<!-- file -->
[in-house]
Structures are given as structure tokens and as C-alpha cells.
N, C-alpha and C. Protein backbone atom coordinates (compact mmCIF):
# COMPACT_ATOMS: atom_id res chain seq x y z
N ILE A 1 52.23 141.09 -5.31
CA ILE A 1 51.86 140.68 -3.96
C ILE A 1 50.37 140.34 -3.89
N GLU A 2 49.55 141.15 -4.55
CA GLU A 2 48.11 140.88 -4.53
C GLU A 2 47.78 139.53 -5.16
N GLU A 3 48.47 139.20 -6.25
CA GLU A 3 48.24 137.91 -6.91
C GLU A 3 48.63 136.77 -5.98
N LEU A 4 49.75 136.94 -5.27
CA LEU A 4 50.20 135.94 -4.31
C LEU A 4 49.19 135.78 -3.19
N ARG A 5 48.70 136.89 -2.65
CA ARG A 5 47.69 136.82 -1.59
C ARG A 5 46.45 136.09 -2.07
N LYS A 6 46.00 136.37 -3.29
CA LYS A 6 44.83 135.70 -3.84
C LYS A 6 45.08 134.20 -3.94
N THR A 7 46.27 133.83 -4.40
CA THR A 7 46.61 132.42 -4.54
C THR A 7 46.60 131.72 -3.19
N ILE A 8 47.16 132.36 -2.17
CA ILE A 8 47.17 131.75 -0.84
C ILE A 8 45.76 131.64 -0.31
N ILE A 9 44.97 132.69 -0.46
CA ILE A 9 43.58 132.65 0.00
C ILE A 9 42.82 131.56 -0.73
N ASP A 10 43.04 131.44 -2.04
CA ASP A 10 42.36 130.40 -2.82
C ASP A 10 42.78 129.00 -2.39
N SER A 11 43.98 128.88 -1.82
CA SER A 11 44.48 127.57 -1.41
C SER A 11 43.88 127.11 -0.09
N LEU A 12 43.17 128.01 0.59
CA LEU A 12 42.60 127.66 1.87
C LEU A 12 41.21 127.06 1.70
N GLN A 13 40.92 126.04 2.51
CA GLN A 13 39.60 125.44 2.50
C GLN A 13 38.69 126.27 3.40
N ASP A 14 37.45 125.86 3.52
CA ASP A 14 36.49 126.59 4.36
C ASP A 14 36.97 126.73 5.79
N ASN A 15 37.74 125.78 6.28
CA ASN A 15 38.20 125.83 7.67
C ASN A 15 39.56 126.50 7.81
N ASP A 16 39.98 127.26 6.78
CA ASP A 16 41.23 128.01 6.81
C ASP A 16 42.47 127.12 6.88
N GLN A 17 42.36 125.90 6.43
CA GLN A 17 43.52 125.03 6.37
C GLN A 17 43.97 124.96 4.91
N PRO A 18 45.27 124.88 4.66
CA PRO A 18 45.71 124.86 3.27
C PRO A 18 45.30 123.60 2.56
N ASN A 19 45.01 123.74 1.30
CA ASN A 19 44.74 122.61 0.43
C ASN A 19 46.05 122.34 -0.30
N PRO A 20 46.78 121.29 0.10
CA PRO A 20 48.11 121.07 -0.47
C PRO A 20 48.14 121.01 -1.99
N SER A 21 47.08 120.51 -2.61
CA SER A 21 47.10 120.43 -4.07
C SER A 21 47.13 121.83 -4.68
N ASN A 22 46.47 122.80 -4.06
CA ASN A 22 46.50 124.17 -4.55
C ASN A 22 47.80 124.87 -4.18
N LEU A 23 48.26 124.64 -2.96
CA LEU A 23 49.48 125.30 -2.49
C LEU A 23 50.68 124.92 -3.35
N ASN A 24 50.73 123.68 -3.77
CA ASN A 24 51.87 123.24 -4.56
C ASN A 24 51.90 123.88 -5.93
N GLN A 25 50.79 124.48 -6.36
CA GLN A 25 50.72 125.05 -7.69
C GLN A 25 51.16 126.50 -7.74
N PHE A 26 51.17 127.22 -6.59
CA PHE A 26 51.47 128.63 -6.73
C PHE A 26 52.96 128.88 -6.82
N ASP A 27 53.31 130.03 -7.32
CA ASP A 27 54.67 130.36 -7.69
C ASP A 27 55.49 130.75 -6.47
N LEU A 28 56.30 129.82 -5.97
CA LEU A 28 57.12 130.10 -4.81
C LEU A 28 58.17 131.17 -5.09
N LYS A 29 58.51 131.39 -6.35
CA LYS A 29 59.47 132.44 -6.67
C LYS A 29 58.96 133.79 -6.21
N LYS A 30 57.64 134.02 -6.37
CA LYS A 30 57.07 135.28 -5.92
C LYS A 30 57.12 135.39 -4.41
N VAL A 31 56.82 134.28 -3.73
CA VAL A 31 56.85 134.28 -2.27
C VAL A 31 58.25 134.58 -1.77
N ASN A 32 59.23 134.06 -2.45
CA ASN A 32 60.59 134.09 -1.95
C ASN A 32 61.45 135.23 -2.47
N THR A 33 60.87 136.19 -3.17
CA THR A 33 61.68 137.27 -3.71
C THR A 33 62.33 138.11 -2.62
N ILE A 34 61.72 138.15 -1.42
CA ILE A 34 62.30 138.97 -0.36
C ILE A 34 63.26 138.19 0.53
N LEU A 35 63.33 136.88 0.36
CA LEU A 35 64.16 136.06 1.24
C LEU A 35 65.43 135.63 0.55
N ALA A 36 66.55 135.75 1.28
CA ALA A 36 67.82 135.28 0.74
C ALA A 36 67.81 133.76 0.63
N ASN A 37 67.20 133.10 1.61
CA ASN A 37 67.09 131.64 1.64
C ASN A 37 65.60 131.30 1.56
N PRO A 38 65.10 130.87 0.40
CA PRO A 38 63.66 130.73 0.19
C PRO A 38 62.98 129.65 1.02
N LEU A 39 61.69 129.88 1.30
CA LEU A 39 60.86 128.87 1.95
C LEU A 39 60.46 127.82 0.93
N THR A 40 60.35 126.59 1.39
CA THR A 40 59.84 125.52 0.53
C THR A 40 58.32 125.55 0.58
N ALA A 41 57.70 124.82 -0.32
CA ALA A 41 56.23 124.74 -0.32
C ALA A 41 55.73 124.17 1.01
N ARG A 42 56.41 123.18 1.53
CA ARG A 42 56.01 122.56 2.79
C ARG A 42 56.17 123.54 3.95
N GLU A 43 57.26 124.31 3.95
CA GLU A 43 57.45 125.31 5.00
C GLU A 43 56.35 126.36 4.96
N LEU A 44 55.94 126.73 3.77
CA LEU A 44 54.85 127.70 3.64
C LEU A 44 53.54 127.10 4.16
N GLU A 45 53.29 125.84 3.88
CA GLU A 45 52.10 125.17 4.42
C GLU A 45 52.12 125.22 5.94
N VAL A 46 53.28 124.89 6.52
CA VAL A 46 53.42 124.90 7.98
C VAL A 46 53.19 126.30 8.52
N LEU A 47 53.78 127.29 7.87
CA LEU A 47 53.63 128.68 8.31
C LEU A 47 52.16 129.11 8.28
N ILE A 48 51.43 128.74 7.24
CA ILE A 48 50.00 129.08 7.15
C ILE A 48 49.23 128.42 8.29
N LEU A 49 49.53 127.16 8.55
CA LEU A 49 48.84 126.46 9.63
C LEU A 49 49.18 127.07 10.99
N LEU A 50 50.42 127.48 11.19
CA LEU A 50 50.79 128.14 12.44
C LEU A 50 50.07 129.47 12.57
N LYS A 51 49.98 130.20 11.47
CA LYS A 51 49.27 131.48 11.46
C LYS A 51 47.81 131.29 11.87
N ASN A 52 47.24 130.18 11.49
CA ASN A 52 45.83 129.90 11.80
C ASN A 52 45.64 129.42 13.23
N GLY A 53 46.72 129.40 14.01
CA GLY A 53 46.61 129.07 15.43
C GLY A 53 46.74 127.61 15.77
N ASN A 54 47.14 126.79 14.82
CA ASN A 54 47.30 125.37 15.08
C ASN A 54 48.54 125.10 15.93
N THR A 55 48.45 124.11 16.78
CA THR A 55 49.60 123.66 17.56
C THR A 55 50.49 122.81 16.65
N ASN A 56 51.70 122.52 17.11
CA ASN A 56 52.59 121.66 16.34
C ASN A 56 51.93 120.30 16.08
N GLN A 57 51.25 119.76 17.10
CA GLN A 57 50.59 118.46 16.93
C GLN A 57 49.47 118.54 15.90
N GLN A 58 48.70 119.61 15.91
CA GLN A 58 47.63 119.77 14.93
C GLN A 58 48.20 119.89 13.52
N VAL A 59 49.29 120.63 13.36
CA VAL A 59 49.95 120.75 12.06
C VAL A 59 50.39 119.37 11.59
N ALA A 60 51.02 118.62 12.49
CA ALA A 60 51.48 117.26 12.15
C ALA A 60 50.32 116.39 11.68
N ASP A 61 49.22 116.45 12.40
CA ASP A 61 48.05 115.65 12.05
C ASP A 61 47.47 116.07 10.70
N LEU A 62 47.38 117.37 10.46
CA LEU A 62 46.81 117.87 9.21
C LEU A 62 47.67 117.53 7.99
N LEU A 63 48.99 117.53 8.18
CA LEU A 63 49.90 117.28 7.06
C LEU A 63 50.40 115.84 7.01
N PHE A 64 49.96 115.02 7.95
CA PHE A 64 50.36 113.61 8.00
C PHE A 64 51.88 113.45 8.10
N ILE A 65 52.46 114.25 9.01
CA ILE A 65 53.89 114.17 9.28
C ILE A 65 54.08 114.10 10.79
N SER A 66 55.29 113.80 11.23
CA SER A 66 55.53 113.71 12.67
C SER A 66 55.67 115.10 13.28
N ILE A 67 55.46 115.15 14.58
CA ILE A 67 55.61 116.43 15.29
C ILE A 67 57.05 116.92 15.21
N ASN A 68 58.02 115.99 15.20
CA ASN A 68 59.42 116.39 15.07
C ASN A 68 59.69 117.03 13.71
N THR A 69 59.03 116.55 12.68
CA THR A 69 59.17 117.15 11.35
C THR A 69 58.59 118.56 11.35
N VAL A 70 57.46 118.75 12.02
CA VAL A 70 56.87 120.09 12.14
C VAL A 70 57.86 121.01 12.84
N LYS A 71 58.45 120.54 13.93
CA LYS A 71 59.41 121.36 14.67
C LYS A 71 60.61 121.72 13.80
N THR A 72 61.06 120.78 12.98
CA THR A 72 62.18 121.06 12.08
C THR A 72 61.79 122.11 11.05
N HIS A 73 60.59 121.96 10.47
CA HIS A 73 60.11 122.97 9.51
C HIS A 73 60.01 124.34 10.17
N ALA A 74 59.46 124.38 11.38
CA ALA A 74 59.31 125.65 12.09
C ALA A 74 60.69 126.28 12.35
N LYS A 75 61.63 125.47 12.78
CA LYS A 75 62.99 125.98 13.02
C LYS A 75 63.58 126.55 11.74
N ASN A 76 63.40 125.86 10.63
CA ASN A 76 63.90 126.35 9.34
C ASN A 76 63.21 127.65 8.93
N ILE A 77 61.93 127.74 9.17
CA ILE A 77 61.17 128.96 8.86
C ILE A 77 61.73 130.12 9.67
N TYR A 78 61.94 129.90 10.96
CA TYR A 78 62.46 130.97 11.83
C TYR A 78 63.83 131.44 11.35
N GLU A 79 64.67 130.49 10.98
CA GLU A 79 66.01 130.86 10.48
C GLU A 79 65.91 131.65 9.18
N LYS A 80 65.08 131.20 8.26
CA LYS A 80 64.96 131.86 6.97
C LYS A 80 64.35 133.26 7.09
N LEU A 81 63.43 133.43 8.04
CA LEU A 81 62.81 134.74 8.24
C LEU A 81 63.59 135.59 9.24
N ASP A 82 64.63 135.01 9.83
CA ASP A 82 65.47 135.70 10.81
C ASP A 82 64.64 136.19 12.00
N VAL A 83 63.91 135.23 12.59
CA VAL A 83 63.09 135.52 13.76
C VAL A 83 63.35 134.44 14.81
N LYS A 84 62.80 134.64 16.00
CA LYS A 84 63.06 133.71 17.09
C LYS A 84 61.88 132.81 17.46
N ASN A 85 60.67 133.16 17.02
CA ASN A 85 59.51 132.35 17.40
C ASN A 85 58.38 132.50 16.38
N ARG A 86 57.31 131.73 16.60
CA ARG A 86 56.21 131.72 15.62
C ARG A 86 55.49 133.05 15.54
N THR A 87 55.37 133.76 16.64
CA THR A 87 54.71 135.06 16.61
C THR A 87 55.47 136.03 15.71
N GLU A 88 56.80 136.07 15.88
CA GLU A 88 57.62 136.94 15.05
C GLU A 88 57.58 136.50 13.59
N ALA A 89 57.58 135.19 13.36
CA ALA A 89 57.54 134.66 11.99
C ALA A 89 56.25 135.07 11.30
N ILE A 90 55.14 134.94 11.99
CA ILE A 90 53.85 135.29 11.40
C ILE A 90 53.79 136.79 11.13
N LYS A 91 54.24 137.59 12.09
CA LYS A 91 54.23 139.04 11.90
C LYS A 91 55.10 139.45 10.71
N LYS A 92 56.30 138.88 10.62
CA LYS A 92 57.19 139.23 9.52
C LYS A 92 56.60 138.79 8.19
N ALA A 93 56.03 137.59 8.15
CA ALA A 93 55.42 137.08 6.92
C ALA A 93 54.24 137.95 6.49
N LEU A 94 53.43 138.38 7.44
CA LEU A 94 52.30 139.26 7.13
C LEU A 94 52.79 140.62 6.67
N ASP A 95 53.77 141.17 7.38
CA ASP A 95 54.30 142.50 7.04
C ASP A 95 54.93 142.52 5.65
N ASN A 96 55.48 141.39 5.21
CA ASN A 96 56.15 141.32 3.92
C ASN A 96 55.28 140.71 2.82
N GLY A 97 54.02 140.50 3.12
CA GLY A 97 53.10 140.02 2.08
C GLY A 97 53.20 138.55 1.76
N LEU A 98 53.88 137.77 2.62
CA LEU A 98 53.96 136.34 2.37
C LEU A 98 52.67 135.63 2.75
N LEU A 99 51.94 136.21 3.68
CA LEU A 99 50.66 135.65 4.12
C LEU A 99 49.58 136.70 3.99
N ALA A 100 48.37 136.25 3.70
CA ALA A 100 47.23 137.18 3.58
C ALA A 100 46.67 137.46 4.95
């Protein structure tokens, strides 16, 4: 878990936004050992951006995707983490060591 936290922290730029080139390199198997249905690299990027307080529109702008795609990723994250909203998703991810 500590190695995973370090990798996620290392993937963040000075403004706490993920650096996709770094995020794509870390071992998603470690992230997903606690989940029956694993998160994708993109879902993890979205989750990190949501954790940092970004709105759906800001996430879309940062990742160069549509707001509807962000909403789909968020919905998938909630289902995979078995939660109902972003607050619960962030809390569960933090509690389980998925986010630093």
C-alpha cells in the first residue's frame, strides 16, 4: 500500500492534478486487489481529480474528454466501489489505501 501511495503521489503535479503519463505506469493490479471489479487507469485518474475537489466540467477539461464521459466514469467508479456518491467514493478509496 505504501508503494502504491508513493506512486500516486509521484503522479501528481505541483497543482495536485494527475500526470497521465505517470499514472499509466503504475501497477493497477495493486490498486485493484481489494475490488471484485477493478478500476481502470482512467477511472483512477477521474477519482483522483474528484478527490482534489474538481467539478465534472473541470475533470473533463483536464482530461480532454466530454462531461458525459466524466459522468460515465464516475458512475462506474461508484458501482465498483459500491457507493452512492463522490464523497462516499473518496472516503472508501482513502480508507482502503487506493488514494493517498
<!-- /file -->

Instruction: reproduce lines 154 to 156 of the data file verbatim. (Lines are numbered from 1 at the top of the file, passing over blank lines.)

C LEU A 50 50.07 129.47 12.57
N LYS A 51 49.98 130.20 11.47
CA LYS A 51 49.27 131.48 11.46